I offered my hon. Friend the opportunity of seeing these suits for himself. I do not think it is necessary for me to wear one. I frankly say that the suit I saw, which I understand is quite a typical one, because of the uniform design and quality of these suits, is one that even my hon. Friend, with all his usual elegance, might be by no means unashamed to wear. In addition to the suit, a cap, a collar and a tie are provided, and the soldier is allowed to retain one pair of boots, three shirts and underclothing—in summer two pairs of cellular pants, in winter two woollen vests and two pairs of woollen pants—four pairs of socks and one woollen pullover. Those are the clothes which every soldier is entitled to be in possession of at the time he receives his discharge. If a soldier is discharged on medical grounds between 1st October and 31st March then he may receive in addition a civilian overcoat, but if he is not discharged between those months he does not receive it.
I should be quite willing to look into any suggestion that a discharged soldier is penalised as the result of not being able to get coupons to cover those requirements.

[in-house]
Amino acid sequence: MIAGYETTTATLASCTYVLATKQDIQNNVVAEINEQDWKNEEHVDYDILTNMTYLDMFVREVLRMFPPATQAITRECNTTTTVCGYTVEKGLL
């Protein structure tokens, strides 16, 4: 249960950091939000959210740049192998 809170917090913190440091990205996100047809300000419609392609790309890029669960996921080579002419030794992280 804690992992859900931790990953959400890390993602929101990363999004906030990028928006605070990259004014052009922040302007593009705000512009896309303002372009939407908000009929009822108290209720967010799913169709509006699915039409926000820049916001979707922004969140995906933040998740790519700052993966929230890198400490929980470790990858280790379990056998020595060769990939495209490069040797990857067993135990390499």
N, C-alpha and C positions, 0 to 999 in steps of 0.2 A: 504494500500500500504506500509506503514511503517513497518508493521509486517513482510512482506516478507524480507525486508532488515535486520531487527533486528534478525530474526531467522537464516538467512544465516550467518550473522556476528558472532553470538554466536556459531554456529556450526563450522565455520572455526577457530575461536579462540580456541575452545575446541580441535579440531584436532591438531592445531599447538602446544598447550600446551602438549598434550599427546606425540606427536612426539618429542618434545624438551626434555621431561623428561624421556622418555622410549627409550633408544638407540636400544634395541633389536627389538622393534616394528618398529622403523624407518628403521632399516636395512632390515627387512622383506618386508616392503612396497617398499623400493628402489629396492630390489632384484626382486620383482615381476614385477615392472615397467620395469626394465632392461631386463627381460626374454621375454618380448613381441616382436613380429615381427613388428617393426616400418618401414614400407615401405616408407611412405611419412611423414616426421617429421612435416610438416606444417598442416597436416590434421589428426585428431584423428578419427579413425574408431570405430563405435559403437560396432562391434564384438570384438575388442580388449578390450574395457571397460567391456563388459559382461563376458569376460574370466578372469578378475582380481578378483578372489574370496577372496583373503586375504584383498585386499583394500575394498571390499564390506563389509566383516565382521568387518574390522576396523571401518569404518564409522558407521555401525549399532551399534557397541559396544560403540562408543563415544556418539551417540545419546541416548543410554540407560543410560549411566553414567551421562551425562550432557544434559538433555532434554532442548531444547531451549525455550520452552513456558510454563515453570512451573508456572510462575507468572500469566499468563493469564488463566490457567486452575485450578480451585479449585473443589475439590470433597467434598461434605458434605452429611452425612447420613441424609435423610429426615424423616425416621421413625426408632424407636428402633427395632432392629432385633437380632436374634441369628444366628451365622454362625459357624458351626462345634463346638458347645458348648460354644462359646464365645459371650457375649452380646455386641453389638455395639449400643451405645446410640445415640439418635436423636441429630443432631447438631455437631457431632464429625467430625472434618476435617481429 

Yes. A great deal has been said about the insufficiency of this sum of £2 15s. 10d. I think the House should appreciate the fact that this sum is not given in order to "set up" the soldier, but is given to him if he does not choose to receive the clothing which is offered to him. It was suggested that I should give details of the various articles to which I have referred and I will do so. The current allowance is £2 15s. 10d. in lieu of the civilian suit, cap, collar and tie. If he is entitled to an overcoat but prefers a cash payment the sum is £1 17s. 0d. These prices came into operation on 1st August, 1942. I am advised that the approximate retail value of the suit, cap, collar and tie is £3 16s. 0d. and of the overcoat £2 10s. 6d. The totals are made up as follows: suit, wholesale price £2 12s. 6d., retail value £3 11s. 10d.; cap, wholesale price 1s. 11d., retail value 2s. 5d.; collar, wholesale price yd., retail value 8½d.; tie, wholesale price 10d., retail value 1s. 0½d., making the respective totals wholesale £2 15s. 10d., and retail value £3 16s. 0d. Those retail values do not include Purchase Tax, as utility clothes are not subject to the Tax. The reason why the allowance was reduced, as my hon. Friend was informed on another occasion, from £2 16s. 5d. to £2 15s. 10d. was because the Ministry of Supply, as a result of making larger contract than previously, were able to obtain the cap at a lower cost. This meant that the vocabulary rate of 2S. 6d. was reduced to 1s. 11d. That explains the reduction to which my hon. Friend has referred. If the cost of any article falls further, the allowance will be further reduced, and if it rises, the allowance will be increased.